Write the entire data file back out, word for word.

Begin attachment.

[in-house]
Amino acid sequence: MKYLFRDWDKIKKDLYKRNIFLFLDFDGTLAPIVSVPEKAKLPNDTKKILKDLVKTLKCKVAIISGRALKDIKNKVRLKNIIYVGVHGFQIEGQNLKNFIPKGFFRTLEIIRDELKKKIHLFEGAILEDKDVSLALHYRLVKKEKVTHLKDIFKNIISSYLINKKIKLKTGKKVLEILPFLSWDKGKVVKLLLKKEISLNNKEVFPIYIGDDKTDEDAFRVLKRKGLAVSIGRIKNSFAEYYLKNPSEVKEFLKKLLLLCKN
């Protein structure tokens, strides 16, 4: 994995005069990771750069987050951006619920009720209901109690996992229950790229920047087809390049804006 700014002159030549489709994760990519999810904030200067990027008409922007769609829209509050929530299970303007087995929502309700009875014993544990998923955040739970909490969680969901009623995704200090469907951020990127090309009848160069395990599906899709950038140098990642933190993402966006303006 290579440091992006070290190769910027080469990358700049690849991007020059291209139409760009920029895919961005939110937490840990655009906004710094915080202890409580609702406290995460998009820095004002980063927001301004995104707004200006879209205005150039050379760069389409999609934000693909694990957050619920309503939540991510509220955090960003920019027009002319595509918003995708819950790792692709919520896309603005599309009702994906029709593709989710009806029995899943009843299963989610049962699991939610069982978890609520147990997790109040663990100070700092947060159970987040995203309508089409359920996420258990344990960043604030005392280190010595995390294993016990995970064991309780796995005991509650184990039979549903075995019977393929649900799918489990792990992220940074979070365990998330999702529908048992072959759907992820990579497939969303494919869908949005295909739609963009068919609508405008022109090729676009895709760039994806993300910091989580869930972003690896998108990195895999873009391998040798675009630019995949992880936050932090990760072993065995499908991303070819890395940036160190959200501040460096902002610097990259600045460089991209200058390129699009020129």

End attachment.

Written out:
[in-house]
Amino acid sequence: MKYLFRDWDKIKKDLYKRNIFLFLDFDGTLAPIVSVPEKAKLPNDTKKILKDLVKTLKCKVAIISGRALKDIKNKVRLKNIIYVGVHGFQIEGQNLKNFIPKGFFRTLEIIRDELKKKIHLFEGAILEDKDVSLALHYRLVKKEKVTHLKDIFKNIISSYLINKKIKLKTGKKVLEILPFLSWDKGKVVKLLLKKEISLNNKEVFPIYIGDDKTDEDAFRVLKRKGLAVSIGRIKNSFAEYYLKNPSEVKEFLKKLLLLCKN
């Protein structure tokens, strides 16, 4: 994995005069990771750069987050951006619920009720209901109690996992229950790229920047087809390049804006 700014002159030549489709994760990519999810904030200067990027008409922007769609829209509050929530299970303007087995929502309700009875014993544990998923955040739970909490969680969901009623995704200090469907951020990127090309009848160069395990599906899709950038140098990642933190993402966006303006 290579440091992006070290190769910027080469990358700049690849991007020059291209139409760009920029895919961005939110937490840990655009906004710094915080202890409580609702406290995460998009820095004002980063927001301004995104707004200006879209205005150039050379760069389409999609934000693909694990957050619920309503939540991510509220955090960003920019027009002319595509918003995708819950790792692709919520896309603005599309009702994906029709593709989710009806029995899943009843299963989610049962699991939610069982978890609520147990997790109040663990100070700092947060159970987040995203309508089409359920996420258990344990960043604030005392280190010595995390294993016990995970064991309780796995005991509650184990039979549903075995019977393929649900799918489990792990992220940074979070365990998330999702529908048992072959759907992820990579497939969303494919869908949005295909739609963009068919609508405008022109090729676009895709760039994806993300910091989580869930972003690896998108990195895999873009391998040798675009630019995949992880936050932090990760072993065995499908991303070819890395940036160190959200501040460096902002610097990259600045460089991209200058390129699009020129």